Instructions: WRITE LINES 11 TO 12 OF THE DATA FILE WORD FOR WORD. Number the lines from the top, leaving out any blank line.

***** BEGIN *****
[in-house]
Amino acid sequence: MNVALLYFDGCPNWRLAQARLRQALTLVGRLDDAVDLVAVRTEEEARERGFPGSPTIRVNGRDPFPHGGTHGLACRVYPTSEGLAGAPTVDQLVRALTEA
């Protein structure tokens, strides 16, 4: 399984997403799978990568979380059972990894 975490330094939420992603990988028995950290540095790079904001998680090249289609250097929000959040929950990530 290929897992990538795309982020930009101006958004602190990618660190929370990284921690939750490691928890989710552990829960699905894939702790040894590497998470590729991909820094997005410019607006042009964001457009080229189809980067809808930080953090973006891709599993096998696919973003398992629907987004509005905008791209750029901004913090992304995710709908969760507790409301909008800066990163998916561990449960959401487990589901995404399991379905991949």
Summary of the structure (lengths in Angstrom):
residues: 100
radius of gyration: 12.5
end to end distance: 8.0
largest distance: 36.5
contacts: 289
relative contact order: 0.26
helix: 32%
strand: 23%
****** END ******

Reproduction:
helix: 32%
strand: 23%